Philipp Encz, a spokesman for Munich-based Siemens, and Deirdre Latour, a spokeswoman for Fairfield, Connecticut-based GE, declined to say whether their companies are interested in buying all or part of Invensys.
Mark Polzin, a spokesman for St. Louis-based Emerson, declined to say whether it is still interested in Invensys. He said Emerson, which makes power-plant and data-center equipment, approached Invensys in April about the industrial-automation unit and signaled its willingness to buy the whole company. Talks ended in early May, he said.
Emerson is restricted from actively making an offer for Invensys for six months, according to U.K. takeover rules.
Invensys, founded by a German-born British engineer named Augustus Siebe in 1819, was known as Siebe Plc before its acquisition of rival BTR Plc in 1999.
While the deal helped Invensys almost triple in size, according to Hoovers Inc., the company has since lost almost 12 billion pounds in market value, data compiled by Bloomberg show.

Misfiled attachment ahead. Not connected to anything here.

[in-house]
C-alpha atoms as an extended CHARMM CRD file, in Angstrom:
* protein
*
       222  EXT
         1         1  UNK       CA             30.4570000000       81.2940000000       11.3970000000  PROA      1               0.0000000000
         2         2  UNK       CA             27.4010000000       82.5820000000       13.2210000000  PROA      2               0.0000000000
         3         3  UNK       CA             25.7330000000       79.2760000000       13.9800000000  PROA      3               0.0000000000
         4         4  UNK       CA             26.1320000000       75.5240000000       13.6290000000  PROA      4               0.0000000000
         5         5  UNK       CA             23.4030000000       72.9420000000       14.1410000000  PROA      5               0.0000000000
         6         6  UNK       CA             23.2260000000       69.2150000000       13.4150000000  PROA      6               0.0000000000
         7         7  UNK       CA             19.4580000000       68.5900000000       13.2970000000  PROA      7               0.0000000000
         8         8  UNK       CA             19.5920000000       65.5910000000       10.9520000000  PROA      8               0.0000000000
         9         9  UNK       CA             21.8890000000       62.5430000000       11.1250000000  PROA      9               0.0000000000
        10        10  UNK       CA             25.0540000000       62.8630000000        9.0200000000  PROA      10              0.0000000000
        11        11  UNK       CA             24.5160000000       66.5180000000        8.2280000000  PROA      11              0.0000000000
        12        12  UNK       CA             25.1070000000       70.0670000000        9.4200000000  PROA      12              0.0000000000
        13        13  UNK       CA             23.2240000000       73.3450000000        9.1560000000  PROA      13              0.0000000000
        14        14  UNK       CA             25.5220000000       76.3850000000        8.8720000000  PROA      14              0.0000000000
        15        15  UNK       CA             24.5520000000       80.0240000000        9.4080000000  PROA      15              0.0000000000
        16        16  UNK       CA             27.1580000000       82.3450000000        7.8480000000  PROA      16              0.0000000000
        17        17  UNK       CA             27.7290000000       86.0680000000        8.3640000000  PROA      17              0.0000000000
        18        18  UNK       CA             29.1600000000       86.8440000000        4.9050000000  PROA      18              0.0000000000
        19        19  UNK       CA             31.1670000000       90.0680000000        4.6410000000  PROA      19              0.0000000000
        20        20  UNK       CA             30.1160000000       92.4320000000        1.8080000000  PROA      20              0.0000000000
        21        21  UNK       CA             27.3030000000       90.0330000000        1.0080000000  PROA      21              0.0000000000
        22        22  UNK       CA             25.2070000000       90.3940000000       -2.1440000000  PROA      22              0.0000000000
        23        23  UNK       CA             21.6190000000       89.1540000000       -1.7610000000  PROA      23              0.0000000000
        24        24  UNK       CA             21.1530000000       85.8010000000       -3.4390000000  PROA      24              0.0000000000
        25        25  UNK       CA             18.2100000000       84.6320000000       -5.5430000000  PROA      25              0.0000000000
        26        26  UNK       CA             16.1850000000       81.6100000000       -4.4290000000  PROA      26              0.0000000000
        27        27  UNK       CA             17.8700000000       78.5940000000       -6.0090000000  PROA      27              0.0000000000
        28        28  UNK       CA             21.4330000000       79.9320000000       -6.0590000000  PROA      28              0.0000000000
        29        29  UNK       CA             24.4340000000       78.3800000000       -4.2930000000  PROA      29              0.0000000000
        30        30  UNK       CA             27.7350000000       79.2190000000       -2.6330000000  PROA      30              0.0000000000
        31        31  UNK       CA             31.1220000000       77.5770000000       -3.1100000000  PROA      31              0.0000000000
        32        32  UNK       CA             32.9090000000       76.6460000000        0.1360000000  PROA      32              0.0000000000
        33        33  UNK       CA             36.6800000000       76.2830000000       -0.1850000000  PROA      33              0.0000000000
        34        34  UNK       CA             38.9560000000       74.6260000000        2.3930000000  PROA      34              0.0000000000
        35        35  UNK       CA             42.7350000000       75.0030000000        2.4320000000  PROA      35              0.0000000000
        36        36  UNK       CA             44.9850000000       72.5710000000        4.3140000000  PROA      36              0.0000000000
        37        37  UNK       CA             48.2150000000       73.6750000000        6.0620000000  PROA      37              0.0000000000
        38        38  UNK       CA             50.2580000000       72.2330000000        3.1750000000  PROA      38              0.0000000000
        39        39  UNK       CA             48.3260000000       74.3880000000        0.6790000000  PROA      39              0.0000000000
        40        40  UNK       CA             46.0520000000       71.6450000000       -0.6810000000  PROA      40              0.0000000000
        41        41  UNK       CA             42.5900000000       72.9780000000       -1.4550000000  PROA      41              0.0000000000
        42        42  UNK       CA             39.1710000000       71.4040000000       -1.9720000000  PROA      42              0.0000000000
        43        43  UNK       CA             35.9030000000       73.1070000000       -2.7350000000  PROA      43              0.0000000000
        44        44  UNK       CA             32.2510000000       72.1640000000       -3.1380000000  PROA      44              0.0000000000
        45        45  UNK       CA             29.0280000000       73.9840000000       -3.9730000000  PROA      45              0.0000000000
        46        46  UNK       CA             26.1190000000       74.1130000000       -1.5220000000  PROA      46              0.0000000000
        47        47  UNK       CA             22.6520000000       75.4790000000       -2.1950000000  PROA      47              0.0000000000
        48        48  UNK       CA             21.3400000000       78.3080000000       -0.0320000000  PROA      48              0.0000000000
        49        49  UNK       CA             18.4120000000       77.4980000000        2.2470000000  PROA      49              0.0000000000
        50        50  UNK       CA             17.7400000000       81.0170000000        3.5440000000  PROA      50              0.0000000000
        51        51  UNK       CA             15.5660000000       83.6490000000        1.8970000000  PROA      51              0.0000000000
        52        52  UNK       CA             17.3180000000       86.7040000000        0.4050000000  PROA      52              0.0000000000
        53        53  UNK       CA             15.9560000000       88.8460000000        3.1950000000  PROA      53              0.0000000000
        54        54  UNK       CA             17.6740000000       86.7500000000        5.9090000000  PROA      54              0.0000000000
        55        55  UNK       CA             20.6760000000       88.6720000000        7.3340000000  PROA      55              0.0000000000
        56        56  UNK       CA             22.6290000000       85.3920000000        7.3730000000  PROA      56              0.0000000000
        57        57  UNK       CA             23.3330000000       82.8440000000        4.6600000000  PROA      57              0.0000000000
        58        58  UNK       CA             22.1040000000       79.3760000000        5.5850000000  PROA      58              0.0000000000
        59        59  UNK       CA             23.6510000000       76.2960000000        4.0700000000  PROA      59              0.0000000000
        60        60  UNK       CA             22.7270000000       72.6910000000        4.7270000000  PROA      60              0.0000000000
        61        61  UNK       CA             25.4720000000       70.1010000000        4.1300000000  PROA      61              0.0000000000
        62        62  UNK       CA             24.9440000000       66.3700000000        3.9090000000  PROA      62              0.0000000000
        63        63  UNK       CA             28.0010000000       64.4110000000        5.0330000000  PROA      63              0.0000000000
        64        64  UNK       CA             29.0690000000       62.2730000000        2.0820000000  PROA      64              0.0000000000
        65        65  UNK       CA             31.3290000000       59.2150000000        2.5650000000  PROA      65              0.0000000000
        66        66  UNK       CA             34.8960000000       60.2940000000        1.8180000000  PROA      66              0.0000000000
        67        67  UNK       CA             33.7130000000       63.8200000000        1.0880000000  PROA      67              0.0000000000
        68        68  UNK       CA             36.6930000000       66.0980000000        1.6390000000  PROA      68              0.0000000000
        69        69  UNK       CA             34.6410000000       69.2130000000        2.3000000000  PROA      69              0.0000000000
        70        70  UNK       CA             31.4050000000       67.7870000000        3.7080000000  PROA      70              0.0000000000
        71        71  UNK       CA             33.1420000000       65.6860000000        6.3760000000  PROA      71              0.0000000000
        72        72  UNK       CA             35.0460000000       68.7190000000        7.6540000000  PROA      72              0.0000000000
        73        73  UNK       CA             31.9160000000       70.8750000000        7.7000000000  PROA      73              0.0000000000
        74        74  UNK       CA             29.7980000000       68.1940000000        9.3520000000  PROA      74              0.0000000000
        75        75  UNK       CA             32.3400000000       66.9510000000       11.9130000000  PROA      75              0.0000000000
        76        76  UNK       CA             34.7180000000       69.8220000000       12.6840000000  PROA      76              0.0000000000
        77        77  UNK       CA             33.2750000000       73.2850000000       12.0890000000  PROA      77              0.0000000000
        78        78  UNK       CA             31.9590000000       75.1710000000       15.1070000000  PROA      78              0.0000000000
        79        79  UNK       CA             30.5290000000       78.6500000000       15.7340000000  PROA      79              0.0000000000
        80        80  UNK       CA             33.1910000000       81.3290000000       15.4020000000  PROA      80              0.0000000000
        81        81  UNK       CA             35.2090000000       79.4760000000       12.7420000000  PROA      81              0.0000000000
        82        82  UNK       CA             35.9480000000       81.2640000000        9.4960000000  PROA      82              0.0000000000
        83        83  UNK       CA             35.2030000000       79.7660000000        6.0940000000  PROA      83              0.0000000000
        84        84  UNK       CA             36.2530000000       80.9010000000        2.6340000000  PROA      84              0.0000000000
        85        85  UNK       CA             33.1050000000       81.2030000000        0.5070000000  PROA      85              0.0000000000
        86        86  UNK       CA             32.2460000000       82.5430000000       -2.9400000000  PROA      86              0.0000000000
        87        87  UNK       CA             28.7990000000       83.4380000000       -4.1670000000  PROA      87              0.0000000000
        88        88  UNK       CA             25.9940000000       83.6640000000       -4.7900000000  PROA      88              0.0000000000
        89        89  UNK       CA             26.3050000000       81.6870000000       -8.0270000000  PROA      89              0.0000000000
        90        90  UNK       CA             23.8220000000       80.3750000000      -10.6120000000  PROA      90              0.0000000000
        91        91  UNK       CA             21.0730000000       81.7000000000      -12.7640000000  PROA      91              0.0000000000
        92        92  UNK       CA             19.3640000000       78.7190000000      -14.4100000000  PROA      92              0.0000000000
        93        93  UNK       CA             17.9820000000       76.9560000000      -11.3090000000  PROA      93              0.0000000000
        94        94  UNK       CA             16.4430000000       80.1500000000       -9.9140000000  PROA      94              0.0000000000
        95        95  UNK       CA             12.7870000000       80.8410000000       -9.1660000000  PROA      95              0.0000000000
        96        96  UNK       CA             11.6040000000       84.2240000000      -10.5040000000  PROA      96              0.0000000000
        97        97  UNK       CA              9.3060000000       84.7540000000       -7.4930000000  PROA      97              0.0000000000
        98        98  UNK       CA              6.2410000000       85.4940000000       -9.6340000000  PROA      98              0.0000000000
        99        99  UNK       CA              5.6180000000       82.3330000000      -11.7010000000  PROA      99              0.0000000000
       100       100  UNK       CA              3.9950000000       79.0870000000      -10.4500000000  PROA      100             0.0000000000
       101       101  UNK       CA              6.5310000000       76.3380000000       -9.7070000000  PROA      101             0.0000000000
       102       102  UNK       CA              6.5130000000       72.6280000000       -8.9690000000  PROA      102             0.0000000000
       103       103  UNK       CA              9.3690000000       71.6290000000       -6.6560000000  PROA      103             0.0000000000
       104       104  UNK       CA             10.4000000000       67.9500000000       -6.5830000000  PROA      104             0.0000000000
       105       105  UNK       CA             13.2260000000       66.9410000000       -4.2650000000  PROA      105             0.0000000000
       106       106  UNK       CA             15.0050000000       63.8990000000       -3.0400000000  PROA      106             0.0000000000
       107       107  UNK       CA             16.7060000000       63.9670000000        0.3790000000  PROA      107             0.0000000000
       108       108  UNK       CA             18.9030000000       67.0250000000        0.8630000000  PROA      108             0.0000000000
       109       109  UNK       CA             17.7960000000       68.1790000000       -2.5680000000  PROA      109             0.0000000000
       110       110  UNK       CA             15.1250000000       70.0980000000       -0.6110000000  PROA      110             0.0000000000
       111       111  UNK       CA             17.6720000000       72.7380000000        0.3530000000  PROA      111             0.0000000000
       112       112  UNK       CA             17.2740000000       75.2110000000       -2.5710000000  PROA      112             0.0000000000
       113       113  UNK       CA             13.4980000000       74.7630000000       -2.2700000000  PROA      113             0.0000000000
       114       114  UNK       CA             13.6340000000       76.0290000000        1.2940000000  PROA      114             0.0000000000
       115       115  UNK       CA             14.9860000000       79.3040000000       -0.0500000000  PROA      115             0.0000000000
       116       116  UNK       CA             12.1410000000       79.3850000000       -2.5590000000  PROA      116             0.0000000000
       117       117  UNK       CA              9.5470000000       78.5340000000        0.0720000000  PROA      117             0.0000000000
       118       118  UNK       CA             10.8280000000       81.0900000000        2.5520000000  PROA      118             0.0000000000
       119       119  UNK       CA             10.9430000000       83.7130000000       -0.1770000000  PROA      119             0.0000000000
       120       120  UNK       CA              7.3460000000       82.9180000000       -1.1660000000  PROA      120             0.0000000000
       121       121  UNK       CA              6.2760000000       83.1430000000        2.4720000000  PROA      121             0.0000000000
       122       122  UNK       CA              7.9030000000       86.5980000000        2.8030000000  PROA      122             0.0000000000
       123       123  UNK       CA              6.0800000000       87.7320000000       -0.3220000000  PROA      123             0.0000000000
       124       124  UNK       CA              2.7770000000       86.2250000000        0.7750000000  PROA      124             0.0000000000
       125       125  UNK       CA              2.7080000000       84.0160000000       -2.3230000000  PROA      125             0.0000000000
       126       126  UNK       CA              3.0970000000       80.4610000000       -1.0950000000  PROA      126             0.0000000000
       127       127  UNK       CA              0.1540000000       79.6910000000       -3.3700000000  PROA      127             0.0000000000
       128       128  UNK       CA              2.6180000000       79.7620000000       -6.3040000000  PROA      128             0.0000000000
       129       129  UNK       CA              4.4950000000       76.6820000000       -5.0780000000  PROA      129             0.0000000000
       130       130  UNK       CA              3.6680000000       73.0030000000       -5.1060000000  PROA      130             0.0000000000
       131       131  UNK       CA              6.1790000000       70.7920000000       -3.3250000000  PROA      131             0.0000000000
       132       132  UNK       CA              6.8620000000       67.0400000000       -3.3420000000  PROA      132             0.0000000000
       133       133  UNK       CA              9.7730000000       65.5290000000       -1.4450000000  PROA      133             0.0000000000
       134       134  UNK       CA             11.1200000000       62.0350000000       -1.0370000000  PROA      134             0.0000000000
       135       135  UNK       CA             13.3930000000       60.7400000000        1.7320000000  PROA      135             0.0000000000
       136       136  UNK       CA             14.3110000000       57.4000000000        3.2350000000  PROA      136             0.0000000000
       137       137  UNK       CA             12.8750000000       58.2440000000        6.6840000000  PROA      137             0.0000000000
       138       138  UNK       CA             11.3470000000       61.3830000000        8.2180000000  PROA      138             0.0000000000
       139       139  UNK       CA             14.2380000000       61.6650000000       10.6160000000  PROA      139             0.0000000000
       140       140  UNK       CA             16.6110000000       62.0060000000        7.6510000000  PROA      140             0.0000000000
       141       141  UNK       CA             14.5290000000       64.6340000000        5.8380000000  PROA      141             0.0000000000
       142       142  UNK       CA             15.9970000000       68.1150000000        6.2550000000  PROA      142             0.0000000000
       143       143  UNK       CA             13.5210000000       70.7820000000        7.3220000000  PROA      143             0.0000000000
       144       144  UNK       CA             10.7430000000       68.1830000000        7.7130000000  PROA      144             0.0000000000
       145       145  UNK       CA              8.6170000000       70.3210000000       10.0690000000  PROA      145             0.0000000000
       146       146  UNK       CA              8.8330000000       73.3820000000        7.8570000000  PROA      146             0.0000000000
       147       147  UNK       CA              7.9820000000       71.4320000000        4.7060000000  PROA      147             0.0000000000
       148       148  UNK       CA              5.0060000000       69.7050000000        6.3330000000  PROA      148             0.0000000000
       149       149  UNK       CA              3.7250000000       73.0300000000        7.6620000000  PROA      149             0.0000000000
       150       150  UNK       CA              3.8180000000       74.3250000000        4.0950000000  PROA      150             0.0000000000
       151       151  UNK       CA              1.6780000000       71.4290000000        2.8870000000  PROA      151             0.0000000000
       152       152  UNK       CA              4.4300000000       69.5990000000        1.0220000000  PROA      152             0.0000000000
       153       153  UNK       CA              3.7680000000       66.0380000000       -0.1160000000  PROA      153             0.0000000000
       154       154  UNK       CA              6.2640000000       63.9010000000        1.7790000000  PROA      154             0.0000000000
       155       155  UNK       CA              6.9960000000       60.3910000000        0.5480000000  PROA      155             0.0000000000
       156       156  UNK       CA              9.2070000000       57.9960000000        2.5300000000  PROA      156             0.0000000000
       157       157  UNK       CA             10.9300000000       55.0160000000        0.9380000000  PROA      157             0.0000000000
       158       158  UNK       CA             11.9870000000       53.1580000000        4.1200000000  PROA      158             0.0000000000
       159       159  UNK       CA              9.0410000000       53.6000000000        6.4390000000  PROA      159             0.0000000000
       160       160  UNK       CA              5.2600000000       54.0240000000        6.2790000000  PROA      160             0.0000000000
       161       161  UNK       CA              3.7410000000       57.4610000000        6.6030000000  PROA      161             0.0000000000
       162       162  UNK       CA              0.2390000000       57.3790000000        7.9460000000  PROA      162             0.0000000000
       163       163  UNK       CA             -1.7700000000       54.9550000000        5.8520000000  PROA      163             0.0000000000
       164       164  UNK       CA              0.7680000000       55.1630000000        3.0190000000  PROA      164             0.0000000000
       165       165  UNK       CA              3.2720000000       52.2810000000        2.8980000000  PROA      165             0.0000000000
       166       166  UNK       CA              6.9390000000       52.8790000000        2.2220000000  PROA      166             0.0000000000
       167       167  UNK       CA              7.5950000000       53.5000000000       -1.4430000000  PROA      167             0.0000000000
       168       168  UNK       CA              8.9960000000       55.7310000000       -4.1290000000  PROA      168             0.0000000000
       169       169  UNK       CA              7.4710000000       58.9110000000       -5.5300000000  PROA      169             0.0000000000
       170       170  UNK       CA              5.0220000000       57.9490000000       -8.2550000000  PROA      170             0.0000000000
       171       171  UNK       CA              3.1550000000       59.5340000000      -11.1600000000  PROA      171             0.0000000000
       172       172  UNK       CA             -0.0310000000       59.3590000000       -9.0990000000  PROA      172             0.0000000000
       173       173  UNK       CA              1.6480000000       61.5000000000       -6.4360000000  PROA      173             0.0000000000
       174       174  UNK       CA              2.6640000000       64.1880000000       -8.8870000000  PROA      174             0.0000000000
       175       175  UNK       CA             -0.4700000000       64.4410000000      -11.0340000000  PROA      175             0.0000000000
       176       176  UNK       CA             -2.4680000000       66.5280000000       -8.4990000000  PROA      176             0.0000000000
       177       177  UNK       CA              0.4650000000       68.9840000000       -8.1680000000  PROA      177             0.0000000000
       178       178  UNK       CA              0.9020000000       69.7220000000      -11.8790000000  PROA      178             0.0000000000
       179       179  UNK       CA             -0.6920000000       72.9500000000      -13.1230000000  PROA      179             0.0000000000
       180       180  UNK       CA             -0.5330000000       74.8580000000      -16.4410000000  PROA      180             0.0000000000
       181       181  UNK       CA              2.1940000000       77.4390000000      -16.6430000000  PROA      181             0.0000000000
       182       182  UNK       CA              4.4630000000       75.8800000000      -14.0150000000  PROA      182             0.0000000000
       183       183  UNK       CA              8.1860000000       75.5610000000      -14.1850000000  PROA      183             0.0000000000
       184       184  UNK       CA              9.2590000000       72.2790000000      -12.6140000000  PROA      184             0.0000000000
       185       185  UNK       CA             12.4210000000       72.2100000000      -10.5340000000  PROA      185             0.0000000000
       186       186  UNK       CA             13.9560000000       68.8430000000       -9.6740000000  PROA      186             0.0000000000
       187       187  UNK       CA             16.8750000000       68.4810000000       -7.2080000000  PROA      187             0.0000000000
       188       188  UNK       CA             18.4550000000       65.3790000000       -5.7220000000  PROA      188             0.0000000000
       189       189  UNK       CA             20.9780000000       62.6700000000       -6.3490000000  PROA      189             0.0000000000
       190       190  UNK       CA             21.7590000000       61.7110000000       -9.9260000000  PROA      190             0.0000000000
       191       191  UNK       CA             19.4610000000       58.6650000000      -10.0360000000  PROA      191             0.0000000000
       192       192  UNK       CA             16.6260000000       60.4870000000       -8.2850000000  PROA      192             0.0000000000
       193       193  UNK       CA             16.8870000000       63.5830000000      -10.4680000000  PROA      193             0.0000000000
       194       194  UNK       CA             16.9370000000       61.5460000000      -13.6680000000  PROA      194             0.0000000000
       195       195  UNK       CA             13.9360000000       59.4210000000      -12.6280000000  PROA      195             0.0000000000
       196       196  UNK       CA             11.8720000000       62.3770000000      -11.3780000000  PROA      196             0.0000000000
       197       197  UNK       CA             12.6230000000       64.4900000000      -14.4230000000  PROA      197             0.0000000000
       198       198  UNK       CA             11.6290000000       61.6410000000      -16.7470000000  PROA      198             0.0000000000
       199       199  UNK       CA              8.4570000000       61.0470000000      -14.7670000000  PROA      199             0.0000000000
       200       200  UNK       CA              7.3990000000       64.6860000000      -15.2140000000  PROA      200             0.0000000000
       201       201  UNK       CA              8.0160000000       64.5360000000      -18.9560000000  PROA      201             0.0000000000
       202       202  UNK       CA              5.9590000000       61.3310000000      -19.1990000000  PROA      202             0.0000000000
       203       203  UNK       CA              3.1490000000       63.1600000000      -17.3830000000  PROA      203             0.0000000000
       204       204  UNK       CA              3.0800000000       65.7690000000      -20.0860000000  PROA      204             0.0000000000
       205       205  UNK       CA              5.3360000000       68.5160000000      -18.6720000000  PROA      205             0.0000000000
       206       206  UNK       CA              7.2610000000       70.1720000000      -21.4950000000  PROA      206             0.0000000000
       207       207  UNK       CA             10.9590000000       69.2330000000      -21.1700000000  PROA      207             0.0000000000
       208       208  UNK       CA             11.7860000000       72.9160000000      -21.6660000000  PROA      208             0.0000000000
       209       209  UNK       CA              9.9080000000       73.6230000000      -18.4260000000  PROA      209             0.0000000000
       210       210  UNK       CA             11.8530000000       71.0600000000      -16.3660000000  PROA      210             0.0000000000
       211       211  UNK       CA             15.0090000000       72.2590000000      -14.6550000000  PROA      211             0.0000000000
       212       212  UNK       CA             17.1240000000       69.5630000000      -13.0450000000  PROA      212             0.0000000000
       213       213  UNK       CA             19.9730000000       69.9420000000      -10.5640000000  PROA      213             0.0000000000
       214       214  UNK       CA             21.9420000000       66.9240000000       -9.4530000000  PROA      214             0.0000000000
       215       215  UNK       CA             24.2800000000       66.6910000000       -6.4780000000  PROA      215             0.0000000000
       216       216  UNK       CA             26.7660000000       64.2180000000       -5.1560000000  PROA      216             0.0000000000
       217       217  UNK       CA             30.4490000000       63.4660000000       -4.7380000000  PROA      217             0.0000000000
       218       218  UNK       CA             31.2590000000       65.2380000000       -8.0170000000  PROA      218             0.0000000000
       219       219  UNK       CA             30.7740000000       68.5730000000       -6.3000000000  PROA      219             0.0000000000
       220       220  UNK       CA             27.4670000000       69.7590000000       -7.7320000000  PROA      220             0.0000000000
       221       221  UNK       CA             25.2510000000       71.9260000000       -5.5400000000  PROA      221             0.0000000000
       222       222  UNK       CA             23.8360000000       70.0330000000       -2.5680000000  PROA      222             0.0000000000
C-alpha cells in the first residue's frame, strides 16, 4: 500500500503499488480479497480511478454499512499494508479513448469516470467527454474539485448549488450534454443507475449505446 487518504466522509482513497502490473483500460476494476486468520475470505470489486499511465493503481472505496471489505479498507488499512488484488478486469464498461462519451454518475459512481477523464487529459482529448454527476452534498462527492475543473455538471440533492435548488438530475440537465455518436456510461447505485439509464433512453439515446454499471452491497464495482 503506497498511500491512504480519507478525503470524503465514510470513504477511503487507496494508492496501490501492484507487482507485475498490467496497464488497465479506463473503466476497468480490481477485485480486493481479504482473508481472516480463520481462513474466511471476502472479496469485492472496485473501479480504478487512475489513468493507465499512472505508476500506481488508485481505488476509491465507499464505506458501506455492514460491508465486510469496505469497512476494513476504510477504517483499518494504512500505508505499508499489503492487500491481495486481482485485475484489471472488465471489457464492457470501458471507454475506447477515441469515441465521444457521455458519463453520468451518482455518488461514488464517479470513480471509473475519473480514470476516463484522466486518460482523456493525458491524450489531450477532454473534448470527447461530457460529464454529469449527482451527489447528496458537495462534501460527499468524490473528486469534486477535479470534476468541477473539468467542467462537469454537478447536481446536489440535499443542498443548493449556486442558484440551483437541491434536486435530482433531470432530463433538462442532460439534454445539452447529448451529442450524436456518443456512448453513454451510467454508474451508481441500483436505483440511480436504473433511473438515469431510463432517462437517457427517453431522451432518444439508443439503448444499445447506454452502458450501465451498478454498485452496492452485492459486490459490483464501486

Since Invensys appointed Edmunds to replace Ulf Henriksson as the company’s CEO in March 2011, the stock has tumbled 38 percent. The FTSE All-Share Index, the benchmark gauge for British common equity, declined 4.1 percent over the same span, according to data compiled by Bloomberg.
In January, Invensys fell by the most in nine years after saying fiscal full-year earnings would be “significantly” lower because of 60 million pounds in additional costs to fulfill contracts. In the year ended in March, Invensys’s net income decreased 44 percent. Its operating profit margin, a measure of how much earnings a company produces from each dollar of sales, fell to a seven-year low, the data show.
On June 20, shares of Invensys surged by the most since 2001 after Bloomberg News first reported Emerson’s approach.
One day later, Invensys retreated 14 percent to 220 pence after saying the discussions failed to produce an agreement.